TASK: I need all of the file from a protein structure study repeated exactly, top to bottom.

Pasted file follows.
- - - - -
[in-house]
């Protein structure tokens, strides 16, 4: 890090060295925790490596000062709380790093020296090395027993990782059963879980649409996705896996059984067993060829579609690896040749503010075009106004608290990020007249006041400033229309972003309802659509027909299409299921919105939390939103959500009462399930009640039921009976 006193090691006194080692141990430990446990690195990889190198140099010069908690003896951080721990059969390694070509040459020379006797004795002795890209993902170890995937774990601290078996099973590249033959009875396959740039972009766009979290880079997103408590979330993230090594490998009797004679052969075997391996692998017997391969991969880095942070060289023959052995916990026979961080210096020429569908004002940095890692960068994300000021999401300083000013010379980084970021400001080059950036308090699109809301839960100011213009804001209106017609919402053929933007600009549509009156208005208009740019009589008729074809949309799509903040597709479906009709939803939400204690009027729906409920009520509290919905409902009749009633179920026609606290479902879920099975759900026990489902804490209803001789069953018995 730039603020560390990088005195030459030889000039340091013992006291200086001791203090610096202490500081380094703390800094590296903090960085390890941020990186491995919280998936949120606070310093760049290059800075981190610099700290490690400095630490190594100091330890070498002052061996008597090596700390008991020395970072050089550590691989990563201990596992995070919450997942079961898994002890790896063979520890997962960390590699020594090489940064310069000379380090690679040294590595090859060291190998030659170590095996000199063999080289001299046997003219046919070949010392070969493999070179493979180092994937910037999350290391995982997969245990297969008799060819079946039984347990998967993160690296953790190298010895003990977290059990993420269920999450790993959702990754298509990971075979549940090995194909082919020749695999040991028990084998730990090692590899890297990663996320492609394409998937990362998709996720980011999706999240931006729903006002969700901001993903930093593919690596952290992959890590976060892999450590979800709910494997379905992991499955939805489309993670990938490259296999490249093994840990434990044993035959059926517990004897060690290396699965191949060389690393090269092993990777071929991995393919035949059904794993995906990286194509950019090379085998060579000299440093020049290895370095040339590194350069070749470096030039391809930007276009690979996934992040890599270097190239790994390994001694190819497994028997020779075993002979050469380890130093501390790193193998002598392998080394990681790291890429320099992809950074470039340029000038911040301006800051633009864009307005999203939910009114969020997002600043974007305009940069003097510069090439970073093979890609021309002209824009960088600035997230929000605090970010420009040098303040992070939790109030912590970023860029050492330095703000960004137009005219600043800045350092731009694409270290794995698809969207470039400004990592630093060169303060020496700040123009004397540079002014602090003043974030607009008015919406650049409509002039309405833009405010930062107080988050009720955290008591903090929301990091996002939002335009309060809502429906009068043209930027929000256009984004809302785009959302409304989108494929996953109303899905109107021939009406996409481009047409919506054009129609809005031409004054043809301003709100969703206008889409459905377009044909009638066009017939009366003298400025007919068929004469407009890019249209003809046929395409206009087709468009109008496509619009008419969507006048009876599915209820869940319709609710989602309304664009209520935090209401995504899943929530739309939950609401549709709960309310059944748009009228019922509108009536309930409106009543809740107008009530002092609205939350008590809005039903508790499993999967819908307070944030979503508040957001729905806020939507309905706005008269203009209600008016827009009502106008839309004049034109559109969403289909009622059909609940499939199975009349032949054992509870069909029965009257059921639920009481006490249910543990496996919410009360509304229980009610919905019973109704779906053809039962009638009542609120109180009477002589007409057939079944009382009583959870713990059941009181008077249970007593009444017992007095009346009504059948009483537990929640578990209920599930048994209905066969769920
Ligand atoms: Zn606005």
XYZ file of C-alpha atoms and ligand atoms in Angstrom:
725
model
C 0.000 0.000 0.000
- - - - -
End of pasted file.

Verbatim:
[in-house]
């Protein structure tokens, strides 16, 4: 890090060295925790490596000062709380790093020296090395027993990782059963879980649409996705896996059984067993060829579609690896040749503010075009106004608290990020007249006041400033229309972003309802659509027909299409299921919105939390939103959500009462399930009640039921009976 006193090691006194080692141990430990446990690195990889190198140099010069908690003896951080721990059969390694070509040459020379006797004795002795890209993902170890995937774990601290078996099973590249033959009875396959740039972009766009979290880079997103408590979330993230090594490998009797004679052969075997391996692998017997391969991969880095942070060289023959052995916990026979961080210096020429569908004002940095890692960068994300000021999401300083000013010379980084970021400001080059950036308090699109809301839960100011213009804001209106017609919402053929933007600009549509009156208005208009740019009589008729074809949309799509903040597709479906009709939803939400204690009027729906409920009520509290919905409902009749009633179920026609606290479902879920099975759900026990489902804490209803001789069953018995 730039603020560390990088005195030459030889000039340091013992006291200086001791203090610096202490500081380094703390800094590296903090960085390890941020990186491995919280998936949120606070310093760049290059800075981190610099700290490690400095630490190594100091330890070498002052061996008597090596700390008991020395970072050089550590691989990563201990596992995070919450997942079961898994002890790896063979520890997962960390590699020594090489940064310069000379380090690679040294590595090859060291190998030659170590095996000199063999080289001299046997003219046919070949010392070969493999070179493979180092994937910037999350290391995982997969245990297969008799060819079946039984347990998967993160690296953790190298010895003990977290059990993420269920999450790993959702990754298509990971075979549940090995194909082919020749695999040991028990084998730990090692590899890297990663996320492609394409998937990362998709996720980011999706999240931006729903006002969700901001993903930093593919690596952290992959890590976060892999450590979800709910494997379905992991499955939805489309993670990938490259296999490249093994840990434990044993035959059926517990004897060690290396699965191949060389690393090269092993990777071929991995393919035949059904794993995906990286194509950019090379085998060579000299440093020049290895370095040339590194350069070749470096030039391809930007276009690979996934992040890599270097190239790994390994001694190819497994028997020779075993002979050469380890130093501390790193193998002598392998080394990681790291890429320099992809950074470039340029000038911040301006800051633009864009307005999203939910009114969020997002600043974007305009940069003097510069090439970073093979890609021309002209824009960088600035997230929000605090970010420009040098303040992070939790109030912590970023860029050492330095703000960004137009005219600043800045350092731009694409270290794995698809969207470039400004990592630093060169303060020496700040123009004397540079002014602090003043974030607009008015919406650049409509002039309405833009405010930062107080988050009720955290008591903090929301990091996002939002335009309060809502429906009068043209930027929000256009984004809302785009959302409304989108494929996953109303899905109107021939009406996409481009047409919506054009129609809005031409004054043809301003709100969703206008889409459905377009044909009638066009017939009366003298400025007919068929004469407009890019249209003809046929395409206009087709468009109008496509619009008419969507006048009876599915209820869940319709609710989602309304664009209520935090209401995504899943929530739309939950609401549709709960309310059944748009009228019922509108009536309930409106009543809740107008009530002092609205939350008590809005039903508790499993999967819908307070944030979503508040957001729905806020939507309905706005008269203009209600008016827009009502106008839309004049034109559109969403289909009622059909609940499939199975009349032949054992509870069909029965009257059921639920009481006490249910543990496996919410009360509304229980009610919905019973109704779906053809039962009638009542609120109180009477002589007409057939079944009382009583959870713990059941009181008077249970007593009444017992007095009346009504059948009483537990929640578990209920599930048994209905066969769920
Ligand atoms: Zn606005």
XYZ file of C-alpha atoms and ligand atoms in Angstrom:
725
model
C 0.000 0.000 0.000